Book Review: Usually, you’re supposed to love a book’s protagonist from the very first page. But in The Hidden Oracle, the opposite is actually true, and it was a refreshing break from the stereotypical MG novel formula. The most rewarding part of this novel was growing to love Apollo, and the godly jerk that he can be, haha. Also, pretty much every Percy Jackson character makes a cameo of some sort in this fantastic book — our beloved hero Percy included! And is there anyone who DIDN’T miss Rachel Elizabeth Dare? No? I didn’t think so. Getting to see her again was amazing!


I’m really tired and am not really feeling like writing a review in my typical format. Honestly, I’ll just be happy when I get this one published. I haven’t been doing a very good job of staying on top of these things, unfortunately.

Rick Riordan does NOT disappoint with this latest book. HUGE story arcs that go back to the very beginning of the PJ&O series are coming to light and being explained – and frankly? It’s crazy awesome. Nostalgia and over arcing plots aside, though, this story still plays out to perfection. Our newly introduced characters are complex, flawed, and completely unpredictable. And seeing the god Apollo as a mortal, interacting with our friends at CHB (his children included)? Well, it doesn’t get much better than that.

Content Advisory: Some death and fighting, but nothing graphic.

To Sum It Up: Rick Riordan has outdone himself once more, and I cannot wait for the second installment of ToA. Adventure, laughter, betrayal, fighting… The Hidden Oracle has it all. I recommend it to Readers 8 and up.



Review: Aphrodite – By Kaitlin Bevis


Cover image and summary from Goodreads.com.

Title: Aphrodite (Daughters of Zeus, #4)

Author: Kaitlin Bevis

Book Rating: ★★★★☆ (4 of 5)

Genre/Pages: Mythology / 204

Summary: Being perfect isn’t easy, but Aphrodite is determined to live up to the ideal. So when Poseidon asks her to investigate strange happenings on several cruise ships, she jumps at the chance to prove herself. Demigods are going missing, and no one remembers them having been on board. Aphrodite charms herself into the best room on the ship, prepared to investigate in style. Unfortunately, the room belongs to the one man immune to her charm.
When Aphrodite realizes that he could be the next target, her investigation gets more complicated. Worse, whoever is responsible for the missing demigods charmed the passengers and armed them with long-forgotten weapons designed to kill gods. When the ship goes dark, Aphrodite and Adonis have to work together to discover who is behind the mayhem before Poseidon decides their ship, and every charmed and armed human on it, are more trouble than they’re worth.

Cover Rating: ★☆☆☆☆ (1 of 5) The first cover was beautiful, the second was breathtaking, and the third was kinda cool. But the fourth cover? I hate it. Well, not the whole thing. The bottom half, though still photoshop, is at least nice looking photoshop. It’s pretty, it matches the other three covers, and it looks really cool. But the top half is horrible. Like, yes, I understand that this is Aphrodite but this IS still a YA novel, and the top half is just ughhh. Also, why do people think it’s okay to cut off heads? I know they’re just trying to draw more attention to her (photoshop generated) body, but it’s dumb and not at ALL aesthetically pleasing. This is not a book I would carry around with me anywhere. Probably won’t even buy a physical copy because I don’t care to have this cover on my bookshelf. Which is sad, because I love Kaitlin’s books.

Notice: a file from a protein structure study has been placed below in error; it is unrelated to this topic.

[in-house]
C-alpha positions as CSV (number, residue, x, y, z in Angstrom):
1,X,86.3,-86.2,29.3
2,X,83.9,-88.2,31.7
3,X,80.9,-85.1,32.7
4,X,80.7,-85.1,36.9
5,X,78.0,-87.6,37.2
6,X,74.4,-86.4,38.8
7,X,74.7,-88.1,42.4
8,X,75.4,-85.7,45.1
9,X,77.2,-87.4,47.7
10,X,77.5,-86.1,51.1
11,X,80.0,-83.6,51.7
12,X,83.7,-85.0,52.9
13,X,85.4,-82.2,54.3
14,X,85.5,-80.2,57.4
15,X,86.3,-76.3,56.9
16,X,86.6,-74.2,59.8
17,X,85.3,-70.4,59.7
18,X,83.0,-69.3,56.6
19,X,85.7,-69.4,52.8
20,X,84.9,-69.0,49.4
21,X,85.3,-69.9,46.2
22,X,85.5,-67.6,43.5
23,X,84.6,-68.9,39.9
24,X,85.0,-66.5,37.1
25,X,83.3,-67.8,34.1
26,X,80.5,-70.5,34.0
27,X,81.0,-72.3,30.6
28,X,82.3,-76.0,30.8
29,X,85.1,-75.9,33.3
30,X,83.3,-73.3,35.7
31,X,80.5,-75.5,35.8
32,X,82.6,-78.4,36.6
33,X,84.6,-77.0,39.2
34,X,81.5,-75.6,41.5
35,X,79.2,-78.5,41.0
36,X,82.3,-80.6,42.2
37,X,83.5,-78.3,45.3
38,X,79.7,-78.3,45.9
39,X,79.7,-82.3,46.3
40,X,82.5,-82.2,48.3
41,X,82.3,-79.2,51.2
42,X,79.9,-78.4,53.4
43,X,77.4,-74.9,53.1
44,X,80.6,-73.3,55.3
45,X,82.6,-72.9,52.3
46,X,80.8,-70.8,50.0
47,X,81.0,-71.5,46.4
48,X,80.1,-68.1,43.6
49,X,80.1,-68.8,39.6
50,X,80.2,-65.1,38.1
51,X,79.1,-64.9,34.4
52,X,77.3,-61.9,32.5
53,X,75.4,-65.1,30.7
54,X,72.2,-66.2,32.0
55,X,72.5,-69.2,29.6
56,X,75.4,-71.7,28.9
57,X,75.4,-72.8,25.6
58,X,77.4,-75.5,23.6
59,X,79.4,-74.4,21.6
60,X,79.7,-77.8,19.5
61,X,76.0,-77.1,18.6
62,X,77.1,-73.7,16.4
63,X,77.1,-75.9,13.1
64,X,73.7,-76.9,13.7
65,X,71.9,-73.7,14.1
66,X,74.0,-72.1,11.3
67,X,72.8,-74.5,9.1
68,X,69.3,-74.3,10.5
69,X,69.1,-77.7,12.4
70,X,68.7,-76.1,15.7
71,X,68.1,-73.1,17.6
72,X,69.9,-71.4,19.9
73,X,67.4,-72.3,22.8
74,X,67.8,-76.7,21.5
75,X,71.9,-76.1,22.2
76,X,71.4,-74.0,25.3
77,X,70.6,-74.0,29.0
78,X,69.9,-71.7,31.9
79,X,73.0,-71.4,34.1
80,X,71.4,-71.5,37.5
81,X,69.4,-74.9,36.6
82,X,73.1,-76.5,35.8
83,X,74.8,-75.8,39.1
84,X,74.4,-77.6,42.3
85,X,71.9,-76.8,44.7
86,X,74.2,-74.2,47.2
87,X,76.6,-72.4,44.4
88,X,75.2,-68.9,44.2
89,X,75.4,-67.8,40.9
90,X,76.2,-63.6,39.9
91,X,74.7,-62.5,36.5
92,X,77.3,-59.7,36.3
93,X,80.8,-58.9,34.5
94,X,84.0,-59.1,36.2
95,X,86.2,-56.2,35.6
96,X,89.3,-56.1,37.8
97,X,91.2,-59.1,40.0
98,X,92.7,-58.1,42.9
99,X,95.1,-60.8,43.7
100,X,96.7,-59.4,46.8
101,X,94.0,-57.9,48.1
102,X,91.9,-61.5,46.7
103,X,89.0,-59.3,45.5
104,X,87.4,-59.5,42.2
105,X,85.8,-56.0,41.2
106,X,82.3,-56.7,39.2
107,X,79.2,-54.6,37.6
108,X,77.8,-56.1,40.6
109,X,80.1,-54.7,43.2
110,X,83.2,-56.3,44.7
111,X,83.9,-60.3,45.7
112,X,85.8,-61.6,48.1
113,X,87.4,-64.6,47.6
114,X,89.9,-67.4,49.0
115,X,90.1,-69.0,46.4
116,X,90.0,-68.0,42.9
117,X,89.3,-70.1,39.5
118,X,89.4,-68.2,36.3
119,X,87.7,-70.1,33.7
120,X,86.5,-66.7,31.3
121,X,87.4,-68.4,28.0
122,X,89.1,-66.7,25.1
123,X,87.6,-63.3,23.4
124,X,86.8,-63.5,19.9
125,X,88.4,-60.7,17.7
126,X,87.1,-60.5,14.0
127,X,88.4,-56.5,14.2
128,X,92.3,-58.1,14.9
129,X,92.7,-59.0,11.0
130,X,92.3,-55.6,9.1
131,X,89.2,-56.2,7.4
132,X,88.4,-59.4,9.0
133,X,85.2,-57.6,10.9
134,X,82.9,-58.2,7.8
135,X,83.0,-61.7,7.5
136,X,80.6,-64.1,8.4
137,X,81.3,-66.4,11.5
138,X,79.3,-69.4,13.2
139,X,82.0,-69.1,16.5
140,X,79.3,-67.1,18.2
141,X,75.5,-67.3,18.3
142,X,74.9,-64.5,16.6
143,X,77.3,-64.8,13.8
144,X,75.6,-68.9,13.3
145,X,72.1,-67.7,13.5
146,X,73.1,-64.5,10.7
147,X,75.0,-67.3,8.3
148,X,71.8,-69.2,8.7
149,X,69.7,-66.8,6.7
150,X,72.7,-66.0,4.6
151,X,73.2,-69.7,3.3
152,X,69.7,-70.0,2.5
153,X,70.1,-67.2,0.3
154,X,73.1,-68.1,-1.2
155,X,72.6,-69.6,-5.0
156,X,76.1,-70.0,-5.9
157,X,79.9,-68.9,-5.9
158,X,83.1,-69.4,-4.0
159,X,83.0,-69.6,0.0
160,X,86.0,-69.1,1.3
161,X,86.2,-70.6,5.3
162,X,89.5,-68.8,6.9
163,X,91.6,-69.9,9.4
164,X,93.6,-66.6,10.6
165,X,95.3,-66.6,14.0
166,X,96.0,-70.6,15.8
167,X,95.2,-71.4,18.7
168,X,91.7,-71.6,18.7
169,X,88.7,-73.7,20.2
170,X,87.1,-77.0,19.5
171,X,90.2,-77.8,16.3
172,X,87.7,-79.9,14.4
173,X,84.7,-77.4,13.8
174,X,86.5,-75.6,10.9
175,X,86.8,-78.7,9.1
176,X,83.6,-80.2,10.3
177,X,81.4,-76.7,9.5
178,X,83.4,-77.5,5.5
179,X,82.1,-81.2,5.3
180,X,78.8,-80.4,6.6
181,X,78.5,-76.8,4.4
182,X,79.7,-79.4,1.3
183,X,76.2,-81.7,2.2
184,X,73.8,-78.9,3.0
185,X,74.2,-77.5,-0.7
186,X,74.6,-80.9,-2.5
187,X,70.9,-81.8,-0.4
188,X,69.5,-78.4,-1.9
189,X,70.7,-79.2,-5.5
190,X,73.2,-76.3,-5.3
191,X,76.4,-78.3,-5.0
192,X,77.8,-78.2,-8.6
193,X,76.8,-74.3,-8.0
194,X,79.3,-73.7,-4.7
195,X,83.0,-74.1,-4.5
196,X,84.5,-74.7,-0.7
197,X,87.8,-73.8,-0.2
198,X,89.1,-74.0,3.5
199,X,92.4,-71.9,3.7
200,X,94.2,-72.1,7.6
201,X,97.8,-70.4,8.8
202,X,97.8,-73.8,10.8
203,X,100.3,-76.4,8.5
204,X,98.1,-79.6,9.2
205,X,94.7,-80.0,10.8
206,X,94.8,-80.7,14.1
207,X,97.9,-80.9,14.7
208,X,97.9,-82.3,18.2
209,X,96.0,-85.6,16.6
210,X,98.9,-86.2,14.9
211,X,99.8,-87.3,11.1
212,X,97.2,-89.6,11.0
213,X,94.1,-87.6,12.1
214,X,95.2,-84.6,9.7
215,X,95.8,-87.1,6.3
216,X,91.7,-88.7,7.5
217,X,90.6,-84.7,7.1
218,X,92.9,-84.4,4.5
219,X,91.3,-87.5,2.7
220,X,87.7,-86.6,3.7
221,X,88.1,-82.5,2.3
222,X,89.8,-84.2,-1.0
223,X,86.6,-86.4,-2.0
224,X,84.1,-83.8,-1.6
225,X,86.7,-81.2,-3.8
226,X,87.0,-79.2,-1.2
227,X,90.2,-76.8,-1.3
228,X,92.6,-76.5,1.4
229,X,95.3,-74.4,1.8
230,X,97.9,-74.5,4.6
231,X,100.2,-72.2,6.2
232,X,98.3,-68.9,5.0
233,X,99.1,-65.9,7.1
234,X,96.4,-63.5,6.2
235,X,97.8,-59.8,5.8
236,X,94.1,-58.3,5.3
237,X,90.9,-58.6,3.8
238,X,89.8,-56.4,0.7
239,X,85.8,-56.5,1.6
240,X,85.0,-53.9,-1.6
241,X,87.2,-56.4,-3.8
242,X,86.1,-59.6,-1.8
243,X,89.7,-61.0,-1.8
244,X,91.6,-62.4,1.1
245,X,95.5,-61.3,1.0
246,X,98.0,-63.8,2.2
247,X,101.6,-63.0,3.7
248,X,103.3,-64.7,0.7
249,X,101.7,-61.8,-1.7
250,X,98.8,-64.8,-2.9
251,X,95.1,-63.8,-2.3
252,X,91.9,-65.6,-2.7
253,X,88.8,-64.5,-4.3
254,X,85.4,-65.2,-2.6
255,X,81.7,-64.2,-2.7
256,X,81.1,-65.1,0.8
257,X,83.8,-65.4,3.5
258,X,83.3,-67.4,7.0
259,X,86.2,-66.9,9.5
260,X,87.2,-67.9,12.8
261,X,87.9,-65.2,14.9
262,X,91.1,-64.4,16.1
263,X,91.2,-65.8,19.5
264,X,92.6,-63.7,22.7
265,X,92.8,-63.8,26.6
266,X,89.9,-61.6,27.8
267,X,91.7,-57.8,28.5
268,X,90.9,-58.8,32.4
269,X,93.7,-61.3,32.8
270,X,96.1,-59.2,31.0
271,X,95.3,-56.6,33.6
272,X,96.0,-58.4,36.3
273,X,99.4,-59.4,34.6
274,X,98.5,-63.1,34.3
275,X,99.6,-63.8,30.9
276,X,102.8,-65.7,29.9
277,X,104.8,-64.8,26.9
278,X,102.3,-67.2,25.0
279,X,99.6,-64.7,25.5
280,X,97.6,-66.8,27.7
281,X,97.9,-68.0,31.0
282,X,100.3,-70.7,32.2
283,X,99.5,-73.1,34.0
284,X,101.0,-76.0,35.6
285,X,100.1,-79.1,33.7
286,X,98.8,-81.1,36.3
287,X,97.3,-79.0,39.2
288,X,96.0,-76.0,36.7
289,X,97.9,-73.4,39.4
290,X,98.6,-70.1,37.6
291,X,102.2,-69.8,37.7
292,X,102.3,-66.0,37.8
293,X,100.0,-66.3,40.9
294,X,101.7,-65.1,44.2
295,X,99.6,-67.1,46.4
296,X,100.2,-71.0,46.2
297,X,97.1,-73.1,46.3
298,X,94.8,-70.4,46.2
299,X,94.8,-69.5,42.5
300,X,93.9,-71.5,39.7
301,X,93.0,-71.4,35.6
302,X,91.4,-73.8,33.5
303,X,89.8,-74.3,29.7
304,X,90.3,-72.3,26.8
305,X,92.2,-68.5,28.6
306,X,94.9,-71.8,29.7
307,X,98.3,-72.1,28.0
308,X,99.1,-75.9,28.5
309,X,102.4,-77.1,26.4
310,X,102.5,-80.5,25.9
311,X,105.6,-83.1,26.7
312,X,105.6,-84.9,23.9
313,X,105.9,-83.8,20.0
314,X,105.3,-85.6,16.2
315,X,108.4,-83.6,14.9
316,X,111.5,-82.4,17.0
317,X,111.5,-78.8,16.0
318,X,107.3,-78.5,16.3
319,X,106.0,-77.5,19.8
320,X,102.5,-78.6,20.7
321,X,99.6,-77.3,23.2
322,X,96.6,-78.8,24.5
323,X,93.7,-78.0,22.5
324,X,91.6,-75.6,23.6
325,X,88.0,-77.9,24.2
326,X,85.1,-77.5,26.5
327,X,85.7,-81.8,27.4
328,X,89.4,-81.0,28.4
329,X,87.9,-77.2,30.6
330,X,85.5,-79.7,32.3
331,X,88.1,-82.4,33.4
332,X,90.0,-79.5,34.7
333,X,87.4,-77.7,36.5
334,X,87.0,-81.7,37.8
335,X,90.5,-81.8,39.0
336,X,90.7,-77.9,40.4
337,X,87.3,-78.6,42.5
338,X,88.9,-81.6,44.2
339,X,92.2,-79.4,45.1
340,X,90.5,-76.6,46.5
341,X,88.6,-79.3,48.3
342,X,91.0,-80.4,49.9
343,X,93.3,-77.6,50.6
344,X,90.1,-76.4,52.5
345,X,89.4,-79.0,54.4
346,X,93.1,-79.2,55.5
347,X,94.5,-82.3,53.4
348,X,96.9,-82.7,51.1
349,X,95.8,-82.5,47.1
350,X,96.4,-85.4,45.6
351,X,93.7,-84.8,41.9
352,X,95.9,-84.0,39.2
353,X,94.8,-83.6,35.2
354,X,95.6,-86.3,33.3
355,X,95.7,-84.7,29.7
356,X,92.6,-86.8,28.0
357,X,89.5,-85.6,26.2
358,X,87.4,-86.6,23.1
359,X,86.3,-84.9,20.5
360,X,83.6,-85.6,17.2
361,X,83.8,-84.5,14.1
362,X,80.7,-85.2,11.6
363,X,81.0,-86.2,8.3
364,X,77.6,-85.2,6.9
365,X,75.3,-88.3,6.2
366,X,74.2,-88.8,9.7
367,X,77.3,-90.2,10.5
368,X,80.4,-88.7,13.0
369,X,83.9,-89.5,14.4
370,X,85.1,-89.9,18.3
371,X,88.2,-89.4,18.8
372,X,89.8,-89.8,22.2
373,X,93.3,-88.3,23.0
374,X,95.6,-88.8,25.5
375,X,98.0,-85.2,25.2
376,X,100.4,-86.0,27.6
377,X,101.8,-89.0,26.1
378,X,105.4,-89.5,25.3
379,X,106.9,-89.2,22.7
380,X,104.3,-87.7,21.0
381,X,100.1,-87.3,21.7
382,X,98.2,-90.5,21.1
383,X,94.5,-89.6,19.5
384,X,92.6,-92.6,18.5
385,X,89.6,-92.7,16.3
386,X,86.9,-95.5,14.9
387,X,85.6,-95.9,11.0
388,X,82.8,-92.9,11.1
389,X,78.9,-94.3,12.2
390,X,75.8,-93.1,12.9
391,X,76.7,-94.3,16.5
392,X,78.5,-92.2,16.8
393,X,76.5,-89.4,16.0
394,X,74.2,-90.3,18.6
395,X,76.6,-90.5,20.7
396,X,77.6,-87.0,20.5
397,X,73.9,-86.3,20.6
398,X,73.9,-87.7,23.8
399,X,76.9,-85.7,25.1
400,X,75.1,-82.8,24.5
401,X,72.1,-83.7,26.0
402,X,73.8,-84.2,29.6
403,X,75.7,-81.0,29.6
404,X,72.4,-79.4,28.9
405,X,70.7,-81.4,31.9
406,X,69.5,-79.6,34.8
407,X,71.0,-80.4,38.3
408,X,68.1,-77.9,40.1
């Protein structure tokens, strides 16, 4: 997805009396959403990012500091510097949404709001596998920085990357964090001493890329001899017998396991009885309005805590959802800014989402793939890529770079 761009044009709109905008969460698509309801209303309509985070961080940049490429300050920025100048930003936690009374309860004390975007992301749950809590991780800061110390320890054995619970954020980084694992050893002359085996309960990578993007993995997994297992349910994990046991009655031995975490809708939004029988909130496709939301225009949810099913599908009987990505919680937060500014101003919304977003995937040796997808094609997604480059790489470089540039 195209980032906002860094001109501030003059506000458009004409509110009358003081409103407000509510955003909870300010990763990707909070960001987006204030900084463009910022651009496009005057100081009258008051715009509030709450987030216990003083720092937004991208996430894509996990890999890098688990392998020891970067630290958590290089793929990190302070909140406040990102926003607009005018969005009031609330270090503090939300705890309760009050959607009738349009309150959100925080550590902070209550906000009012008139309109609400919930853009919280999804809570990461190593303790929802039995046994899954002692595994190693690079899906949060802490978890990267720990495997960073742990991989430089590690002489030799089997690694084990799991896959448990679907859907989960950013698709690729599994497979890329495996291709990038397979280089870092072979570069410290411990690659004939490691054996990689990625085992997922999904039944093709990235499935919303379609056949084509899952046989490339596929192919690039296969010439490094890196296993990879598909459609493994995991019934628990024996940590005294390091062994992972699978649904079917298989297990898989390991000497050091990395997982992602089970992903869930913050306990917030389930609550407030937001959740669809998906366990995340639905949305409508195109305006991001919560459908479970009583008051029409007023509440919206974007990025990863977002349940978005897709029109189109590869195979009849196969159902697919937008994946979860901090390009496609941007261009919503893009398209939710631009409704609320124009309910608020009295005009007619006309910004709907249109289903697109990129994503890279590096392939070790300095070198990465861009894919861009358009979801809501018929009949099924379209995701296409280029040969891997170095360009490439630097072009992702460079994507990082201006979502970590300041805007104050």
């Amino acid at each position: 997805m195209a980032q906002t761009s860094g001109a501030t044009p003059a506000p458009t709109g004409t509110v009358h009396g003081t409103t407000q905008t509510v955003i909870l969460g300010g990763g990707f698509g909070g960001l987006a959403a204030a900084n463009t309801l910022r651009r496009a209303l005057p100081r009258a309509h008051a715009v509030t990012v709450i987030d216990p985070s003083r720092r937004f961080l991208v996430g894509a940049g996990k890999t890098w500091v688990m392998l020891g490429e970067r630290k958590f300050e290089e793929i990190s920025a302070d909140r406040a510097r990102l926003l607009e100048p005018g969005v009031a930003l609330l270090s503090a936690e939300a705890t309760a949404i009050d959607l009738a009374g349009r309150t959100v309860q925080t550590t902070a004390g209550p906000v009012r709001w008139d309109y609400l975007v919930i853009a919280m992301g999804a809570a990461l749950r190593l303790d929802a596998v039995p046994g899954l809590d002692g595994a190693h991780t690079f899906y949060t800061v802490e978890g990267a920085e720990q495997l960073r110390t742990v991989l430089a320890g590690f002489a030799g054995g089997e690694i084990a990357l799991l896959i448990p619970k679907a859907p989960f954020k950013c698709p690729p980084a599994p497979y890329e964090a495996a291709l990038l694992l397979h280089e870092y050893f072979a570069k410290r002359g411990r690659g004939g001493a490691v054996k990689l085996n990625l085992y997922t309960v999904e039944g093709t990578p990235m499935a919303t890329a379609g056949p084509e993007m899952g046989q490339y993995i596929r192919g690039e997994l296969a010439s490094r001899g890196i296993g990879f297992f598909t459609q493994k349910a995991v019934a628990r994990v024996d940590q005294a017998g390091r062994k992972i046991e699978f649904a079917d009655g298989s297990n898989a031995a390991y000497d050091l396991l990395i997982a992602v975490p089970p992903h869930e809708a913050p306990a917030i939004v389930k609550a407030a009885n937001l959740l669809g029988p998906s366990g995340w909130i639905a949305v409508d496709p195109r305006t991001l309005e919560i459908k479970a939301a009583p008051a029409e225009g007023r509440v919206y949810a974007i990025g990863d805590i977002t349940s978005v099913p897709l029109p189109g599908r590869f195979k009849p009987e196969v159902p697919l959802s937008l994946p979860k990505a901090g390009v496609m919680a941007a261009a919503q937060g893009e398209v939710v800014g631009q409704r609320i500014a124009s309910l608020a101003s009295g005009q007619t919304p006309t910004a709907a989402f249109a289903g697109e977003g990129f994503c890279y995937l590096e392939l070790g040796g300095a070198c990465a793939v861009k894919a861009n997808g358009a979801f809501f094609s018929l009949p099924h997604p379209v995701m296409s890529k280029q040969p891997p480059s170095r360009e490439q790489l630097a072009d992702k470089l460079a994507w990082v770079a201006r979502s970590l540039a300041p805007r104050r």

My Review: But please, don’t judge this book by it’s cover. The book was actually pretty fantastic, and it is not the lovely author’s fault that the cover is bad.  It took two whole years, but finally we got the fourth book! I don’t like how this book ended (it made the book feel more like Part One of Two, rather than a complete book), but it was still thoroughly enjoyable.

Favorite Quote: “Love could be pain and fear and strength and wonder and everything in-between. But it was never poison.”

Hero/Heroine: Aphrodite and Adonis. Though they still aren’t as awesome as Persephone and Hades, the stars of the first three books, Aphrodite and Adonis are both pretty fantastic characters. They are complex, flawed, and fascinating. You really CARE about them, and I thought that was beautifully executed. I also loved the very different take on Ares in this book compared to how you normally see the god of war portrayed. It was wonderful and intriguing to see him as a caring, compassionate kind of person.

Plot: As I mentioned earlier, it didn’t feel like a complete book, but that’s alright because Kaitlin will be writing a fifth book in the series. Though I pride myself on being able to predict plot twists, Aphrodite remained surprisingly unpredictable and very emotional. Reading this book was a whirlwind ride. I absolutely adore this world that Kaitlin has created – I love her new and refreshing take on mythology, and the life that she breathes into these characters. As always, this book was a masterpiece by Kaitlin Bevis!

Content Advisory: This is a story about Aphrodite, the Greek goddess of love, so that should tell you something… It gets very intense, but never graphic. It deals with heavy topics such as rape, rape under the influence of drugs, and blackmail rape. Most everything happens off-page, but it’s still discussed. Even then, this is what lost Aphrodite the possible 5-star rating. I think there was a lot more than necessary in a YA novel, even though it does help create awareness about crucial issues such as date rape. There is also a massacre (not graphic), and some torture. This book does narrowly maintain it’s YA rating, though. 

To Sum It Up: Kaitlin masterfully weaves each new mythology retelling, and I will continue to read everything she writes. She is a phenomenal author! Aphrodite was a nice addition to the Daughters of Zeus series. It was well-paced,  suspenseful, and full of surprises. If you’ve read the other books in the series, absolutely read this one! But I don’t think it’s the kind of book I desperately want to re-read. I recommend this book to readers 17 years of age or older.